While the biggest offseason story right now might surround Theo Epstein's possible departure as Red Sox GM, the Yankees certainly have offseason concerns of their own -- not the least of which is more pitching.
Discussion of the Day: Do you think the Yankees should re-sign Freddy Garcia? Why or why not?
1) Wallace Matthews argues that Alex Rodriguez is an albatross for the Yankees.
Indeed, an immovable contract coupled with declining age and production was probably going to become a problem eventually; the fact that he was injured for most of 2011 has thrown into sharp relief the perils the Yankees risk when he plays without being totally healthy (from July 9th to September 2nd, a period in which Rodriguez appeared in only four games for the Yankees, the Yankees went 32-18 ( .640 winning percentage) while hitting .285/.361/.462/.823 as a team. That time period includes games against both the Red Sox and Rays, so it’s hard to argue that the Yankees had the benefit of an easy schedule). Rodriguez, when healthy, is still a productive ballplayer at what is becoming a premium position, but if 2011 is a foreshadowing of the next six years, the Yankees may be in for a bumpy road indeed.
Garcia, signed last offseason to a one-year deal, was consistent, putting up respectable numbers, even if he wasn’t necessarily ace-caliber. As a back-of-the-rotation pitcher, Garcia has been consistent for a few seasons now, and, having shown that he doesn’t have trouble pitching in the AL East, it seems hard to argue for the Yankees not to bring him back, especially in a season where the free agent market for pitchers is notably thin.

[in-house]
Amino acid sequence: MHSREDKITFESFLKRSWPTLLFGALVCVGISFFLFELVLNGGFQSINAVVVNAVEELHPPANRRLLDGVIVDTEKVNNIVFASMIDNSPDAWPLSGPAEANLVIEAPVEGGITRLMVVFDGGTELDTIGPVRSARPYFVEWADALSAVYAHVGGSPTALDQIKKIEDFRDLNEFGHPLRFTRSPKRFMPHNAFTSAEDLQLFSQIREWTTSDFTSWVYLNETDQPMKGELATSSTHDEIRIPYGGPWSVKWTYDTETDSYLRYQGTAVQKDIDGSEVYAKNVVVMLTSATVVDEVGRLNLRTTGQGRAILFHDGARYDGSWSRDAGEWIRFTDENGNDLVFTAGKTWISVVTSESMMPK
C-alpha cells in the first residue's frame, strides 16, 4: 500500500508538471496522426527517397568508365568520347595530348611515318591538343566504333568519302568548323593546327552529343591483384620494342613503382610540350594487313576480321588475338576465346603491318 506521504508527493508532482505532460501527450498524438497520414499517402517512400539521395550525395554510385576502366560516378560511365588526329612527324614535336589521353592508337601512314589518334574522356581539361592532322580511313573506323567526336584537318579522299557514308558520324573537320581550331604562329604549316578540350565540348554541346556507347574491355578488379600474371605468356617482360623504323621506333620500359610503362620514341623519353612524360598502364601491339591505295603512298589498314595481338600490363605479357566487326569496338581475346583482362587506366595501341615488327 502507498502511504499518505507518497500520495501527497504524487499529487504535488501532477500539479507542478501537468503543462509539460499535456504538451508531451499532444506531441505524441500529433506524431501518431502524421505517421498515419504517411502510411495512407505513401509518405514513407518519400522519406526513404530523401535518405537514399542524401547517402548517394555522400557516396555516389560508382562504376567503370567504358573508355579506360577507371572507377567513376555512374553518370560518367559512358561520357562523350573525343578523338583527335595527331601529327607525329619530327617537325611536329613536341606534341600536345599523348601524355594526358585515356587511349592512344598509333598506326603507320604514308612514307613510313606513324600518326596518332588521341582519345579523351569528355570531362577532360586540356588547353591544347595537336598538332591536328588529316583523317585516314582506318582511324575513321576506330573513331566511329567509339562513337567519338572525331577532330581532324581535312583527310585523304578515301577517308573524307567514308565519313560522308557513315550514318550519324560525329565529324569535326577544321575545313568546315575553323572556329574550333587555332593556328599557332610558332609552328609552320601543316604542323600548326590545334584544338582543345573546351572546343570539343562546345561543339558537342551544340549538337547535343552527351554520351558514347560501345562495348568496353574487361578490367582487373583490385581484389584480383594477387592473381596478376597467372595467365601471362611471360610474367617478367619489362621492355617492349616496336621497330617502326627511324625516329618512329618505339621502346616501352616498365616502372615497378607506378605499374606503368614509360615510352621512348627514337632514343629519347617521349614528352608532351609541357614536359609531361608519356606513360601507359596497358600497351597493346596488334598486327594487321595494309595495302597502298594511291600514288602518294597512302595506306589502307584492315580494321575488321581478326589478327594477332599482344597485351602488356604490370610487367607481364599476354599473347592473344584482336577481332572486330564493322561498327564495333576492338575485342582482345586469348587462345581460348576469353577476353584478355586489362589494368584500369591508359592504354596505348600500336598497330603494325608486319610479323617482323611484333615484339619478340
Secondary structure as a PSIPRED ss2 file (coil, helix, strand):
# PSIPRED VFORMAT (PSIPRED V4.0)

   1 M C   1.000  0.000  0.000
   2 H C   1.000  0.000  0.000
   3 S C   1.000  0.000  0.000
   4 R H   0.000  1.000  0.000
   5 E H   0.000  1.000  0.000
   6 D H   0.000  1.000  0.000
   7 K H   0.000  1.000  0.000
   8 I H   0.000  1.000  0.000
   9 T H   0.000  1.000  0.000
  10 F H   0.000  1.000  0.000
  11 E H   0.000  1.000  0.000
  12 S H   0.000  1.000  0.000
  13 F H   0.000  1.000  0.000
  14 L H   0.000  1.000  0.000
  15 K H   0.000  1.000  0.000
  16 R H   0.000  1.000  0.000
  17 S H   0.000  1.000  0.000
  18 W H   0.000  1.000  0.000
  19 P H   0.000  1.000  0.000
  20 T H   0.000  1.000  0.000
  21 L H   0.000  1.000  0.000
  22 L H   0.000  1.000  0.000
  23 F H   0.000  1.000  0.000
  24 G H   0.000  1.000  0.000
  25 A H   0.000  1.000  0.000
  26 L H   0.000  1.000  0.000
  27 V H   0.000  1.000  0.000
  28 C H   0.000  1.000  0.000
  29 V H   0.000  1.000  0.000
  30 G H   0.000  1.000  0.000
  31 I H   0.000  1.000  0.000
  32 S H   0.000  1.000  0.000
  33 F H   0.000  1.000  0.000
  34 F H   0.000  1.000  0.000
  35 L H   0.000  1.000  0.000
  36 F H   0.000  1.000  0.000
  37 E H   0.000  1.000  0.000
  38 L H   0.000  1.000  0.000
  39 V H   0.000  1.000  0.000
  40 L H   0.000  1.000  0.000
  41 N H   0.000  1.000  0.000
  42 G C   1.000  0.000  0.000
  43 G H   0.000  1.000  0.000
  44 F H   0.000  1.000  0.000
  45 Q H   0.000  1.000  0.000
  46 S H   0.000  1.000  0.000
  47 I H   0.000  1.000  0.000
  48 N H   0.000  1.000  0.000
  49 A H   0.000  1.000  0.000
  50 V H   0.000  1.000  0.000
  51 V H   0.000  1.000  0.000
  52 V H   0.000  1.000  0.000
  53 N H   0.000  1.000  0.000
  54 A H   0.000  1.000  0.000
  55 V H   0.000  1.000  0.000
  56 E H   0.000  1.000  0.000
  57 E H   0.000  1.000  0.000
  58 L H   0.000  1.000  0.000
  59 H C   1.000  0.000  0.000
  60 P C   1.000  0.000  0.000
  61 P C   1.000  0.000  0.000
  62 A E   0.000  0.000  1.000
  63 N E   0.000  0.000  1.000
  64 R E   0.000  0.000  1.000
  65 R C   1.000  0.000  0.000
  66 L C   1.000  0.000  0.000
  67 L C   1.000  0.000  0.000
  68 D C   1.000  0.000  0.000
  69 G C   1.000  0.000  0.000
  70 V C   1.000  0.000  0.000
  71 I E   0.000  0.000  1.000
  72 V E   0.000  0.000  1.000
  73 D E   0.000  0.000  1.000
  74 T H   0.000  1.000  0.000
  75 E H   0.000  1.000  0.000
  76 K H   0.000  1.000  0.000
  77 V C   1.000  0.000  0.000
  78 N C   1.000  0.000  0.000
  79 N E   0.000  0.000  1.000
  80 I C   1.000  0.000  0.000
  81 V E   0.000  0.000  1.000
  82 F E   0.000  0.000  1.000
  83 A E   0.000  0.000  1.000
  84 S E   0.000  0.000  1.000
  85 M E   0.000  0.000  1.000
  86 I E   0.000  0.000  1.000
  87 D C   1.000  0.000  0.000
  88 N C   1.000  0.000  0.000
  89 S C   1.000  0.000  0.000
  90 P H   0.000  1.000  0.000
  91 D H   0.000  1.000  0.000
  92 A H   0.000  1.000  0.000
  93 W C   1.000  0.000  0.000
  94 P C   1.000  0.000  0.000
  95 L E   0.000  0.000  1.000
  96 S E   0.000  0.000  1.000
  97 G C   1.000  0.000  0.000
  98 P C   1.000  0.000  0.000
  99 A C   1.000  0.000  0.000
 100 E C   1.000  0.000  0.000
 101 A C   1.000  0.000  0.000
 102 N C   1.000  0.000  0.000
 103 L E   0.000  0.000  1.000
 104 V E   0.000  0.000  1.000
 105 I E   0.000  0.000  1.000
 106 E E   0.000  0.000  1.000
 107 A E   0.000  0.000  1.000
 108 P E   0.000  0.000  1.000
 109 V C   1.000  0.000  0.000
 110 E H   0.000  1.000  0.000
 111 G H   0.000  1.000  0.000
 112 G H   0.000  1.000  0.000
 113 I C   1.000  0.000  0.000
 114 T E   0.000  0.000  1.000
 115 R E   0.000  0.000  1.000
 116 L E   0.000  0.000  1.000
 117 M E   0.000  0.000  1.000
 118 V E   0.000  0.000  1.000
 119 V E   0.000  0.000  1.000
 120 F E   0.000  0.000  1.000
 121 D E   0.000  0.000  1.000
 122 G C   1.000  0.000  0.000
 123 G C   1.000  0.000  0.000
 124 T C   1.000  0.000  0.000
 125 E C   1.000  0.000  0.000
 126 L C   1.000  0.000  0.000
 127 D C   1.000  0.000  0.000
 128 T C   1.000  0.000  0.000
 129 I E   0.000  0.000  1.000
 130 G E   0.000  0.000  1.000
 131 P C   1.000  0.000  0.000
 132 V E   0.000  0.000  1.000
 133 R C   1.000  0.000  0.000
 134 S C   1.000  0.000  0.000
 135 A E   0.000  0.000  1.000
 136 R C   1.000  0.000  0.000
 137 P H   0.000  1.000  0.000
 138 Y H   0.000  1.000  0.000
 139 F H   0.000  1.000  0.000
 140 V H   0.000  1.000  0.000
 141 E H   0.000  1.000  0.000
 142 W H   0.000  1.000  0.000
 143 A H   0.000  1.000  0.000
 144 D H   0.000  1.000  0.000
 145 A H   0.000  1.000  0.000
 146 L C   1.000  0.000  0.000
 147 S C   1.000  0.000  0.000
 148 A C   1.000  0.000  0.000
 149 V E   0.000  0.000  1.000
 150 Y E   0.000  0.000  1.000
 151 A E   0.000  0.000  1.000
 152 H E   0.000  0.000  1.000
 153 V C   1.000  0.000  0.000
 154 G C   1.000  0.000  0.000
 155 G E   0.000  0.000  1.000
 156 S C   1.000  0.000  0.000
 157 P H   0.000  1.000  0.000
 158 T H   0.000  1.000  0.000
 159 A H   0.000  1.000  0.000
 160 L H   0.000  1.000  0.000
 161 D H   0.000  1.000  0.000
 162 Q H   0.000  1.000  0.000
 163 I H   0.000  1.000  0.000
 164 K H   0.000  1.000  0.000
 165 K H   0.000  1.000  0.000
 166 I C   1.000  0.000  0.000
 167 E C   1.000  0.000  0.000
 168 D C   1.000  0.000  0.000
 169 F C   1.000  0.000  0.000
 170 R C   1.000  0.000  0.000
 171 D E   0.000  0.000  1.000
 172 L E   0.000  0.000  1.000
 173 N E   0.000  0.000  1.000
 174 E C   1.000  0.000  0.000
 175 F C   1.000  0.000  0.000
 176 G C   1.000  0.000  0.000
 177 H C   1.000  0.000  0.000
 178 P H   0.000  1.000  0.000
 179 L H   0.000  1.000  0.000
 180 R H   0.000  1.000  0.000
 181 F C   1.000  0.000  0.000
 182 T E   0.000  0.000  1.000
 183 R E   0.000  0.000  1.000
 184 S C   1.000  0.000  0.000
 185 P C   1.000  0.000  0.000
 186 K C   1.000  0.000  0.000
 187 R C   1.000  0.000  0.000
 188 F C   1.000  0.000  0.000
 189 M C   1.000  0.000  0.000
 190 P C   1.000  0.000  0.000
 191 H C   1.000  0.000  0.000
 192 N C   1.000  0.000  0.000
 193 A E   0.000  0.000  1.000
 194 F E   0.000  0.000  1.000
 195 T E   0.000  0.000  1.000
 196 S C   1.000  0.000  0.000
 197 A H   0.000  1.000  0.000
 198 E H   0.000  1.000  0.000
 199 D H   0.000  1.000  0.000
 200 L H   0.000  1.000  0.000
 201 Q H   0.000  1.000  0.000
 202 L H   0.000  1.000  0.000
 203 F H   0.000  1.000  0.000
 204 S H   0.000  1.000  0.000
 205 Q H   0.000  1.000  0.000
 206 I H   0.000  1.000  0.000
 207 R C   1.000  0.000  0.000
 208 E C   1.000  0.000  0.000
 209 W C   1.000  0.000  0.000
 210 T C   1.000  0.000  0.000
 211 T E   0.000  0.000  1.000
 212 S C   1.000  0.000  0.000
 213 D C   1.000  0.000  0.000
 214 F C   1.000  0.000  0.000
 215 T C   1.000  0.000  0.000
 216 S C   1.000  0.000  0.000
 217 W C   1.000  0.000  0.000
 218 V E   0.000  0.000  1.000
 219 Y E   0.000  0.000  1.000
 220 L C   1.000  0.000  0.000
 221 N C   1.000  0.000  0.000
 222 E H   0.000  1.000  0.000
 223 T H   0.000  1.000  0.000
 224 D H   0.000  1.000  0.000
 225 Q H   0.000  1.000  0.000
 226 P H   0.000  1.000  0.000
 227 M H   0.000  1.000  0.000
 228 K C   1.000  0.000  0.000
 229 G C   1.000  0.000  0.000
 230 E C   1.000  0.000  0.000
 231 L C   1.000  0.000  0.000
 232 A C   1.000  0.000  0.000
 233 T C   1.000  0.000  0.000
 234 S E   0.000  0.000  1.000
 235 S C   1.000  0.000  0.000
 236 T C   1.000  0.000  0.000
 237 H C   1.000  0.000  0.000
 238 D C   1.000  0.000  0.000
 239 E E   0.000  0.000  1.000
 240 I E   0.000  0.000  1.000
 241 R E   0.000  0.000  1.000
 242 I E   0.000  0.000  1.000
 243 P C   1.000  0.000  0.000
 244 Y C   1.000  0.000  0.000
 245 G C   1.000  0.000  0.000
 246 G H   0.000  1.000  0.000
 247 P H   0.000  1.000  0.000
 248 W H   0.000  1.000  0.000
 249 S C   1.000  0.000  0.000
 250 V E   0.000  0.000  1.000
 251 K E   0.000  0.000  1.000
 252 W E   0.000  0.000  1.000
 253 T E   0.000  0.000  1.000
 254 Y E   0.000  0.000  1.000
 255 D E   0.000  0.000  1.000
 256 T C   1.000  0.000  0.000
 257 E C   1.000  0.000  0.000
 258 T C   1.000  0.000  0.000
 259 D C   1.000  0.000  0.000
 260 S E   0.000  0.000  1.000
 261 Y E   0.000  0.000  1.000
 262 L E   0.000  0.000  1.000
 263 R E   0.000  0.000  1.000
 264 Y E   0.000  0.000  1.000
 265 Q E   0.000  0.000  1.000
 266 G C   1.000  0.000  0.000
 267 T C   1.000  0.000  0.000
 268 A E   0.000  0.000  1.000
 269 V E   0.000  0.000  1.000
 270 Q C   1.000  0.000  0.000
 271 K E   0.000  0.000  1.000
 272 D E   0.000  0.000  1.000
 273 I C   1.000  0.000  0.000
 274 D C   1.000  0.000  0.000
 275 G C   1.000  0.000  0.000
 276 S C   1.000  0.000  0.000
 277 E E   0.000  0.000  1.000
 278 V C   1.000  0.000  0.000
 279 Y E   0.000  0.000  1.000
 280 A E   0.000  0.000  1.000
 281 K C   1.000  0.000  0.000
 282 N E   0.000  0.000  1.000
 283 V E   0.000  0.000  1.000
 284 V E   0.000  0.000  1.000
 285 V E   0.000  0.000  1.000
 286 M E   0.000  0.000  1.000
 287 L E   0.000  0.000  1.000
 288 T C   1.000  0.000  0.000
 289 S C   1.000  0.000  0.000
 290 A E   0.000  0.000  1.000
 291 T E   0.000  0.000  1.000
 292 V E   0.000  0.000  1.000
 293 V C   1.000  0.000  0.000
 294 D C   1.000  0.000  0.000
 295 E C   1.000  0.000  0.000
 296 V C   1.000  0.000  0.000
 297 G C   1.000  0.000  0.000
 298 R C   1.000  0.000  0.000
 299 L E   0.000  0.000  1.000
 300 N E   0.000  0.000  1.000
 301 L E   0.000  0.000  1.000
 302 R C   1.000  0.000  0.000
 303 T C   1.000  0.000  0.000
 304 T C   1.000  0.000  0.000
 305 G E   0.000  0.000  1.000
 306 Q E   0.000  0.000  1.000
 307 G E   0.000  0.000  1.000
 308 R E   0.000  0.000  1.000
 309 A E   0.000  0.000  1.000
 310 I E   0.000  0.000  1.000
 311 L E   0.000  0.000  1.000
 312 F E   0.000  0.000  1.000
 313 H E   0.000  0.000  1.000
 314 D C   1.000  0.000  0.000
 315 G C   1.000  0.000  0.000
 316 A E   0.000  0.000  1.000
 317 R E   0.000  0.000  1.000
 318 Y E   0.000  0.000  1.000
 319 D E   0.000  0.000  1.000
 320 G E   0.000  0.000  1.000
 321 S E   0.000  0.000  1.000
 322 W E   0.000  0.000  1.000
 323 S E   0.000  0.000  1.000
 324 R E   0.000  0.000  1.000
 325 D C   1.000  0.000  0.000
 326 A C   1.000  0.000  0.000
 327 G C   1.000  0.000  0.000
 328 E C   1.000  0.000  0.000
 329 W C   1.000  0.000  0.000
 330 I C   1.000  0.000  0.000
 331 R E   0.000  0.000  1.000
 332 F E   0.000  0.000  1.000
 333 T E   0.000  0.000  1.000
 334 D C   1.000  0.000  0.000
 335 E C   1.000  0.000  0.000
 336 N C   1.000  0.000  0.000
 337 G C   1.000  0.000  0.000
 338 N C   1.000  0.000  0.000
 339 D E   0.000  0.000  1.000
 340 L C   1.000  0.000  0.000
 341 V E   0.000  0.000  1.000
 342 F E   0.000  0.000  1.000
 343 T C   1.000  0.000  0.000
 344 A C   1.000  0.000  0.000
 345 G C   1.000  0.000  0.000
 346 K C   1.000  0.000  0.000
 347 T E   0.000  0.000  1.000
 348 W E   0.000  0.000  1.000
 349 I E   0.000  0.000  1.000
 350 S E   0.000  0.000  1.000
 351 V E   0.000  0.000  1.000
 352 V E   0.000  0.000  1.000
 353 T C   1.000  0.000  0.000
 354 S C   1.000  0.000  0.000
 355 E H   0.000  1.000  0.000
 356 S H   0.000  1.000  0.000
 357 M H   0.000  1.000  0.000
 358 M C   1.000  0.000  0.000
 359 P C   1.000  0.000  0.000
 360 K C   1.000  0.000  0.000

Montero is easily the best prospect the Yankees have, putting up quality numbers in his September call up, and while the adage says that one should never judge a player based on a September performance, Montero certainly has shown the potential to be one of the best homegrown pure hitters the Yankees have had in a long time. There are needs the Yankees have, but unless they were to trade Montero for a pitcher such as Felix Hernandez or Clayton Kershaw (neither of which is likely without significant other concessions), it’s unlikely the Yankees would be happy with their return.
Notably, CC Sabathia and Rafael Soriano can opt out, while the team holds a player option on Nick Swisher. If Sabathia were to opt out of his contract, he'd command interest from around the league, but it's unlikely any team would offer him more than the Yankees. On the other hand, Soriano's year was such that it seems unlikely he would get a better contract on the open market. As for Swisher, there doesn't seem to be a decent reason not to exercise the team option-- Swisher is an above-average hitter, and the Yankees don't have to spend a fortune to keep him.